Balloon pulmonary artery angioplasty (BPA) is emerging as an alternative therapy for patients with inoperable or persistent PH after thromboendarterectomy. BPA, a catheter-based intervention to treat pulmonary artery obstruction, was initially described in CTEPH patients in 2001 with favorable hemodynamic effects results, but with increased complication rates, including reperfusion pulmonary edema.10 With technique modifications, Japanese groups have dramatically improved outcomes by lowering the complication rate, while sustaining hemodynamic improvements. Serial BPA sessions have shown to improve mean pulmonary artery pressure, cardiac output, and functional class, and are a promising therapeutic strategy for the treatment of CTEPH.11,12,13

The UPMC CTEPH Program is a multidisciplinary team composed of pulmonary hypertension experts from pulmonary and critical care, cardiology, interventional cardiology, and cardiac surgery. Our team has the expertise in medical, surgical, and interventional treatments, including BPA, for CTEPH. Please refer your patients by calling 1-877-PH4-UPMC (744-8762).

References

1. Simonneau G, Robbins IM, Beghetti M, et al. “Updated clinical classification of pulmonary hypertension.” J Am Coll Cardiol. 2009;54(1 Suppl):S43-54.
2. Kim NH, Delcroix M, Jenkins DP, et al. “Chronic thromboembolic pulmonary hypertension.” J Am Coll Cardiol. 2013;62(25 Suppl):D92-99.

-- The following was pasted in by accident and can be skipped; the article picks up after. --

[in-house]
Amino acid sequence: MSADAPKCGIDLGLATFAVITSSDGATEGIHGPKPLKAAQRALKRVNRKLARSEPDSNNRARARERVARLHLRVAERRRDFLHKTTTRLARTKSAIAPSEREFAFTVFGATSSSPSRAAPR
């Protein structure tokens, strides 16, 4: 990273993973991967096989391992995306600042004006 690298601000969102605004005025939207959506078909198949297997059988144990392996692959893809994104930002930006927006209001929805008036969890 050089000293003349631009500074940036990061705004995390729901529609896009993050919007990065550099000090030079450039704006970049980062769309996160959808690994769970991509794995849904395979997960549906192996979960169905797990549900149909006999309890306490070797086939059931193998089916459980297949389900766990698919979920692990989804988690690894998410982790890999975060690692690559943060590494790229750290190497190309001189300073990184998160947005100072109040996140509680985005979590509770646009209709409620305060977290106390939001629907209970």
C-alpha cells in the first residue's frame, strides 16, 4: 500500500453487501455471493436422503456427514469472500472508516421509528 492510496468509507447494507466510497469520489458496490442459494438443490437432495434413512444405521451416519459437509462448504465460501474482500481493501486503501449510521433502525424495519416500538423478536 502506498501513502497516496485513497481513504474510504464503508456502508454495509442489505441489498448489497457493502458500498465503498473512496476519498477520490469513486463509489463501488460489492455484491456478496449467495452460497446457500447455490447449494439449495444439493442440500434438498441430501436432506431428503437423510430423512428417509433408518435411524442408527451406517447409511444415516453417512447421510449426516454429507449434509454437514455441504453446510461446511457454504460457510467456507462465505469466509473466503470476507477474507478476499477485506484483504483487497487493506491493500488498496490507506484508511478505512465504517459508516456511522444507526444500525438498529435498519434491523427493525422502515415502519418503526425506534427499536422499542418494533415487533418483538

3. Auger WR, Fedullo PF. “Chronic thromboembolic pulmonary hypertension.” Semin Respir Crit Care Med. 2009;30(4):471-483.
4. Pengo V, Lensing AW, Prins MH, et al. Incidence of chronic thromboembolic pulmonary hypertension after pulmonary embolism.” N Engl J Med. 2004;350(22):2257-2264.
5. Fedullo P, Kerr KM, Kim NH, Auger WR. “Chronic thromboembolic pulmonary hypertension.” Am J Respir Crit Care Med. 2011;183(12):1605-1613.
6. Pepke-Zaba J, Delcroix M, Lang I, et al. “Chronic thromboembolic pulmonary hypertension (CTEPH): results from an international prospective registry.” Circulation. 2011;124(18):1973-1981.
7. Tapson VF, Humbert M. “Incidence and prevalence of chronic thromboembolic pulmonary hypertension: from acute to chronic pulmonary embolism.” Proc Am Thorac Soc. 2006;3(7):564-567.
8. Ghofrani HA, D’Armini AM, Grimminger F, et al. “Riociguat for the treatment of chronic thromboembolic pulmonary hypertension.” N Engl J Med. 2013;369(4):319-329.
9. Simonneau G, D’Armini AM, Ghofrani HA, et al. “Riociguat for the treatment of chronic thromboembolic pulmonary hypertension: a long-term extension study (CHEST-2).” Eur Respir J. 2015;45(5):1293-1302.
10. Feinstein JA, Goldhaber SZ, Lock JE, Ferndandes SM, Landzberg MJ. “Balloon pulmonary angioplasty for treatment of chronic thromboembolic pulmonary hypertension.” Circulation. 2001;103(1):10-13.
11. Mizoguchi H, Ogawa A, Munemasa M, Mikouchi H, Ito H, Matsubara H. “Refined balloon pulmonary angioplasty for inoperable patients with chronic thromboembolic pulmonary hypertension.” Circ Cardiovasc Interv. 2012;5(6):748-755.
12. Kataoka M, Inami T, Hayashida K, et al. “Percutaneous transluminal pulmonary angioplasty for the treatment of chronic thromboembolic pulmonary hypertension.” Circ Cardiovasc Interv. 2012;5(6):756-762.
13. Ogo T, Fukuda T, Tsuji A, et al. “Efficacy and safety of balloon pulmonary angioplasty for chronic thromboembolic pulmonary hypertension guided by cone-beam computed tomography and electrocardiogram-gated area detector computed tomography.” Eur J Radiol. 2016.